Does this window box qualify as a garden? Can I really have a barbecue on the pavement outside my gaff? Am I a fully fledged, green fingered gardener if I can keep alive a basil plant bought from Waitrose? If you’ve asked these questions recently, then perhaps this article isn’t for you. But should you be blessed with outdoor space you can swing a cat in, then please, make the most of it. Maybe you’ve let yours lose its verve and vibrancy recently? If so, read on; our 5 IDEAL ways to breathe fresh life into your garden.


There’s nothing which has your garden screaming ‘I’ve let myself go’ like lengthy, brown grass and weeds where once a pristine lawn stood. Fortunately, it’s not difficult to keep things looking fresh. Regularly cut your grass to maintain an even length in all areas, water flower beds regularly and weed as and when it’s needed. In general, it’s best to water your garden at cooler times of day, such as the morning or early evening, as this allows the water to penetrate soil and reach roots before a warm temperature (yep, even in England) causes evaporation. It’s important to note that you should avoid doing the watering at night, as this can be harmful to plants. 


As a general rule of thumb, there needs to be a transition from where the main structure of your house ends and where your garden begins, aesthetically and conceptually. Consider spending some money on paving your garden to add a flow to the house and make for gradual entry into the outdoor setting rather than an abrupt change of environment. Remember to strike the right balance between your grass and paving, as too much paving will render the space looking industrial. And that’s the last thing you want from your garden, right?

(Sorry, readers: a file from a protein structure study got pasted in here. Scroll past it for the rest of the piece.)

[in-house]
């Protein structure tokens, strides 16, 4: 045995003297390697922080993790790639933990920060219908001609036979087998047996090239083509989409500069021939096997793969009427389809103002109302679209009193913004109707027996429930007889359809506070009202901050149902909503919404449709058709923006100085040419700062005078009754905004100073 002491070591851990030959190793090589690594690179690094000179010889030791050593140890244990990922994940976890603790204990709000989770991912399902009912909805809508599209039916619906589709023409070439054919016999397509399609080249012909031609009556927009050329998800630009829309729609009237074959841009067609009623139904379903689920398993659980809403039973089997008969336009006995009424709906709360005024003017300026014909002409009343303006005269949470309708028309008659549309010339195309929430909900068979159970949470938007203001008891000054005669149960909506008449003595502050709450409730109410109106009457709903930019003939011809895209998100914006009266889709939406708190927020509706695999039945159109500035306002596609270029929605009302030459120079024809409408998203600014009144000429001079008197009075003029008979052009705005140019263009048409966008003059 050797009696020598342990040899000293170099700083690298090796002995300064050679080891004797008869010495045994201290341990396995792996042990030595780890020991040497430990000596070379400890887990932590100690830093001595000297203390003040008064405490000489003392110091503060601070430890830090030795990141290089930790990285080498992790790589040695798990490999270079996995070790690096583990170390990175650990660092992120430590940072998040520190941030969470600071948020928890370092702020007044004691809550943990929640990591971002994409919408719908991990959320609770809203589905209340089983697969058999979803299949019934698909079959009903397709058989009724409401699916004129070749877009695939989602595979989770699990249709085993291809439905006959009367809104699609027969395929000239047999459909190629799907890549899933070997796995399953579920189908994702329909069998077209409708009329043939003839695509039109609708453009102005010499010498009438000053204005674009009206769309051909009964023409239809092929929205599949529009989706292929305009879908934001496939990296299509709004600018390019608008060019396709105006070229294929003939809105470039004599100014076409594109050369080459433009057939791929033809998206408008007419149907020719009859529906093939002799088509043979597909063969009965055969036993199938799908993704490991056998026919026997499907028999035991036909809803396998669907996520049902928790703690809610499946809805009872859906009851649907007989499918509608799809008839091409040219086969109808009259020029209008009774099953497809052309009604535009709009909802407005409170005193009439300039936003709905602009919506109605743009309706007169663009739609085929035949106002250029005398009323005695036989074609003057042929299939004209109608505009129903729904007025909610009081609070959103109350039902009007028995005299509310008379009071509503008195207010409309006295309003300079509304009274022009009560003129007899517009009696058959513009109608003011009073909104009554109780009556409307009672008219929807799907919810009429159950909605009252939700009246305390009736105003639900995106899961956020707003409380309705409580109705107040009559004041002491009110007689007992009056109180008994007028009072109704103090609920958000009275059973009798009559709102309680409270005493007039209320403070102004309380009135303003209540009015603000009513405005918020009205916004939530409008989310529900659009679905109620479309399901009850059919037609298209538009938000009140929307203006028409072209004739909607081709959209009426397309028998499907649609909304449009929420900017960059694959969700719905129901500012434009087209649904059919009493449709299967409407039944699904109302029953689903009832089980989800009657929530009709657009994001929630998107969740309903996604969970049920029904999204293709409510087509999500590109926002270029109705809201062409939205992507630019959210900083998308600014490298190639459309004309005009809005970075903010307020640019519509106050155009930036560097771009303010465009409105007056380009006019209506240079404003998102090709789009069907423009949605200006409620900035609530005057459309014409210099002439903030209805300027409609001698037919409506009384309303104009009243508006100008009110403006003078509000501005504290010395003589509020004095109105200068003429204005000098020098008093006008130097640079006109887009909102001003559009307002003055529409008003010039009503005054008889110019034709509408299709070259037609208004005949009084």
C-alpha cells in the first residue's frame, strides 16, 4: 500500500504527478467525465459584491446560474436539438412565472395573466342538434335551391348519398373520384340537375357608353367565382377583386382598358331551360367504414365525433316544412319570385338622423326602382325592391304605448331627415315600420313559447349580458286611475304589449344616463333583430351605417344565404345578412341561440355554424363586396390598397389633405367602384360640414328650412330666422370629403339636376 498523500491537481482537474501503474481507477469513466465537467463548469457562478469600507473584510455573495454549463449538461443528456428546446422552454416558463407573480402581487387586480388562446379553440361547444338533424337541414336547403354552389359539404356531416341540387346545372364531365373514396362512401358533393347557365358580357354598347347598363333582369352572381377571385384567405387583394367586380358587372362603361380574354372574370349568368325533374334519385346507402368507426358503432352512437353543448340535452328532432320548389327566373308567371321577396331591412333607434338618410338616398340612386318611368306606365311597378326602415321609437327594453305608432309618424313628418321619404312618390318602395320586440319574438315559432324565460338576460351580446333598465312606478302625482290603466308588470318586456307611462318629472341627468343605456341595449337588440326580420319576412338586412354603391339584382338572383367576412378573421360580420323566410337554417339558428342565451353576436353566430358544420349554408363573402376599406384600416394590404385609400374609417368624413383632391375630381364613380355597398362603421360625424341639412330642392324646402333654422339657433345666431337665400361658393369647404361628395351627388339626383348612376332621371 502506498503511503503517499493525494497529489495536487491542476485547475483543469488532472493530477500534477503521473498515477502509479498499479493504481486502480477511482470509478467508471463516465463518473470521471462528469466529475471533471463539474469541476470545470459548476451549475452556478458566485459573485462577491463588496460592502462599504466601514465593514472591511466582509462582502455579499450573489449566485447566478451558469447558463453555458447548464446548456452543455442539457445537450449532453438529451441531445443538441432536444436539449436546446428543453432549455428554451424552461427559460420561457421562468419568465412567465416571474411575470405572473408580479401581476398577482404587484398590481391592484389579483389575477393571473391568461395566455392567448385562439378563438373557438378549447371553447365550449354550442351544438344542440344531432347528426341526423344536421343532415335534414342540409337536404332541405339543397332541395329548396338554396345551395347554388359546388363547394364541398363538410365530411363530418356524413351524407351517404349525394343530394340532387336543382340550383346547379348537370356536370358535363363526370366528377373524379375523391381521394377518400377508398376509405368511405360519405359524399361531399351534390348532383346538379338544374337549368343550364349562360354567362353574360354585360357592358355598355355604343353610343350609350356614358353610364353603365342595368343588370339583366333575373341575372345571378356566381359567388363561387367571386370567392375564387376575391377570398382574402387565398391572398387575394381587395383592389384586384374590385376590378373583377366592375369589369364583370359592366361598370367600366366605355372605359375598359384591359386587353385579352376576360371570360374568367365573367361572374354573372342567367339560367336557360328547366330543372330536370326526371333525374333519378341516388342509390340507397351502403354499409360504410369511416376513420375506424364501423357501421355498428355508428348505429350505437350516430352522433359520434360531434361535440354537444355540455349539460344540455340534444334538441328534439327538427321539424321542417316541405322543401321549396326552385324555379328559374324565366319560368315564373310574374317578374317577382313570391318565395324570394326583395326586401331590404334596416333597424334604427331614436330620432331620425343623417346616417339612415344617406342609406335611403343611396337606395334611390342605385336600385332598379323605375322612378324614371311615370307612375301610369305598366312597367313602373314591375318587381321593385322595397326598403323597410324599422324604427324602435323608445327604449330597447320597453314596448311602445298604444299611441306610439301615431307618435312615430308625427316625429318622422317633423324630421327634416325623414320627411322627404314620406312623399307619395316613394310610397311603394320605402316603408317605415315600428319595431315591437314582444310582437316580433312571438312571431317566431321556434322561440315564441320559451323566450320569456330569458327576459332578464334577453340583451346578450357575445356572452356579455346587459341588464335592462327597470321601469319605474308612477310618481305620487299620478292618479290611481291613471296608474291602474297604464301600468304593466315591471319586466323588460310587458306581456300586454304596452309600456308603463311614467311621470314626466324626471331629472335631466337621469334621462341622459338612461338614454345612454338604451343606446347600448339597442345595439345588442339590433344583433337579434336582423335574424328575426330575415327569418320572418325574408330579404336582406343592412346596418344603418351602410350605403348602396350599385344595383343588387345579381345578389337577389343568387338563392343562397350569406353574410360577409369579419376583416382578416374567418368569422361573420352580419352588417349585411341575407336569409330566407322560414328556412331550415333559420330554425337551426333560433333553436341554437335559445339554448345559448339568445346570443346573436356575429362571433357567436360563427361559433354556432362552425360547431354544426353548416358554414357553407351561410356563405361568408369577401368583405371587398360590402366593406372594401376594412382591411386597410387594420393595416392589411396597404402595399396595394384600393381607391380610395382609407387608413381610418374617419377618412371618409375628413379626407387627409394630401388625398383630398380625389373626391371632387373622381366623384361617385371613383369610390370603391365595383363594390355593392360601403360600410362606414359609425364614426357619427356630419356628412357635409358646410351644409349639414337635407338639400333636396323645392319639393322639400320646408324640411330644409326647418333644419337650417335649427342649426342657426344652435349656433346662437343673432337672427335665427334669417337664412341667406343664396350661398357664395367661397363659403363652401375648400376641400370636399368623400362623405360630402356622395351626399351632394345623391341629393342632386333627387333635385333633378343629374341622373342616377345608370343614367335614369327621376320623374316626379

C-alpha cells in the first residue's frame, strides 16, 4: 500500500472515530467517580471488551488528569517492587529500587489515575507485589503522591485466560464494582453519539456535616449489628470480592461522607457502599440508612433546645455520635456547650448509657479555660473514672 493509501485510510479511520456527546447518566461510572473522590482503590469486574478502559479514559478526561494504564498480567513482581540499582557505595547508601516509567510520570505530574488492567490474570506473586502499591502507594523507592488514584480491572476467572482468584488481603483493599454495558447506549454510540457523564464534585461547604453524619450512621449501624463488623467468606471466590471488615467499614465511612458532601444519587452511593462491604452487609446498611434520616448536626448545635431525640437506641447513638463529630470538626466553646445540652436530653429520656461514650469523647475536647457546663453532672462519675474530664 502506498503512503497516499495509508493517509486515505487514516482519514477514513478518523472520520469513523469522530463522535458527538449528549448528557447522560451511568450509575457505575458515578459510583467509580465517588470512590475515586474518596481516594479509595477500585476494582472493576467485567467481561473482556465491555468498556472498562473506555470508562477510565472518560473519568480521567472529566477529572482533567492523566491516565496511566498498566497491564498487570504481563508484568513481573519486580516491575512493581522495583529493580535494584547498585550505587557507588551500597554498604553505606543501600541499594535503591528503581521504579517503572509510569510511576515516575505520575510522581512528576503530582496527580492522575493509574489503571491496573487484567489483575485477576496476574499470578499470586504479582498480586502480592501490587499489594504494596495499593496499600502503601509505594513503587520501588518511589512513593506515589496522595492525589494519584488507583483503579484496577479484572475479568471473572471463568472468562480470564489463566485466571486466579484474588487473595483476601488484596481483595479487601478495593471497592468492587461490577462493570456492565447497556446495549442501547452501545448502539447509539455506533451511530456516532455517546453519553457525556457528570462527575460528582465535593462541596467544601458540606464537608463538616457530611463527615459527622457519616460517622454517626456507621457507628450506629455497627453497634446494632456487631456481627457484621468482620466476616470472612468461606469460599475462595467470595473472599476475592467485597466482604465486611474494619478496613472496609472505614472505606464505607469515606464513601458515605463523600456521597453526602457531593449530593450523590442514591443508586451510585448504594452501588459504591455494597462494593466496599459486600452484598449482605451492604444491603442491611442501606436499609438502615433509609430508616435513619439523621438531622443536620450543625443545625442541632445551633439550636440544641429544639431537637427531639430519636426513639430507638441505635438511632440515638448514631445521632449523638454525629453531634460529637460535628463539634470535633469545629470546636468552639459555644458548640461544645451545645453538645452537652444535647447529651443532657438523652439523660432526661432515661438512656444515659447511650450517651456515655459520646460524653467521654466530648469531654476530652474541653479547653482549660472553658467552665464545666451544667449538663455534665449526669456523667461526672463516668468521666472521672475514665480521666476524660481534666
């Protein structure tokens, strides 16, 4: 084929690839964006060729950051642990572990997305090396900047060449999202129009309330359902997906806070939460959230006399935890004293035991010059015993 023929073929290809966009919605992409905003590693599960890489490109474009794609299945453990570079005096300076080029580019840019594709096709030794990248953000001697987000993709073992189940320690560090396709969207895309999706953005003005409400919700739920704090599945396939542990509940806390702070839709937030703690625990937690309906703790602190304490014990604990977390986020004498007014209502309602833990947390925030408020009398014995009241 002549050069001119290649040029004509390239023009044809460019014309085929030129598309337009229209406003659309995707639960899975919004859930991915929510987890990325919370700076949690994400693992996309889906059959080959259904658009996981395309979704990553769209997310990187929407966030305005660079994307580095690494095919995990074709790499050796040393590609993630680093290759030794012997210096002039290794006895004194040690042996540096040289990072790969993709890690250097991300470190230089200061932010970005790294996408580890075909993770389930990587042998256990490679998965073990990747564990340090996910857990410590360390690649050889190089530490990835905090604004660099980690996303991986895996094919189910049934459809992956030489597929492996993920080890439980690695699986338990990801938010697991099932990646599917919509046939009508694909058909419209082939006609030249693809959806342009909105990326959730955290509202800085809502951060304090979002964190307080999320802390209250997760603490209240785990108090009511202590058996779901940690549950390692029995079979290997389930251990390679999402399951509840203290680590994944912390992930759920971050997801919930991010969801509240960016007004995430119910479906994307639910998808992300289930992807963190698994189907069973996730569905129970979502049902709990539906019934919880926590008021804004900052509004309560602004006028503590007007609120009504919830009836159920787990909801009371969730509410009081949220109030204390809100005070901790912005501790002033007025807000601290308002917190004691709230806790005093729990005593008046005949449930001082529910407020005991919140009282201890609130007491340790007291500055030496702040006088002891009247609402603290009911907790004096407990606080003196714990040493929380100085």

Too much furniture in a garden can leave it looking cluttered, or worse, a dumping ground, and the wrong type can eat up valuable space that you simply can’t afford to lose. The answer? Built in seating. This works by harnessing an organic back support already in place (such as that towering fence you earlier installed) and simply building the necessary seating element to match. Aside from the space saving aspect of this, it can also be a money saver; you don’t need much more than a perch fashioned DIY style from pallets or crates to realise the concept.


Having the right lawn furniture can make all the difference in the world. You shouldn’t just buy the first lawn chairs you see and plop them in the middle of your garden; fun ought to win out over functionality in a space so suited to rest and relaxation. You first need to choose a theme and design and stay consistent with it in whatever you choose to add. Also, to keep it organic, try to go with individual pieces rather than entire furniture sets from one manufacturer; a lightly cobbled together look can work wonders in the garden space.


If you have enough space and your budget allows, you could also consider adding a garden pod. Basically a small room that is disconnected from the main house, these tiny structures offer a cozy, tucked away, and quiet living space. And though a wise woman once said it was better to be looked over than overlooked, we think the garden is a place where privacy is important.  Depending on the design you get, of which there are many, you can use garden pods as a work area, or an additional closed seating area for the approaching cold winter months. If you’re looking to add a garden pod to your backyard, checkout UrbanPods Garden for some great designs.

If you’re looking for further outdoor inspiration, then check out these; our 5 IDEAL landscape gardening ideas that are easy to do.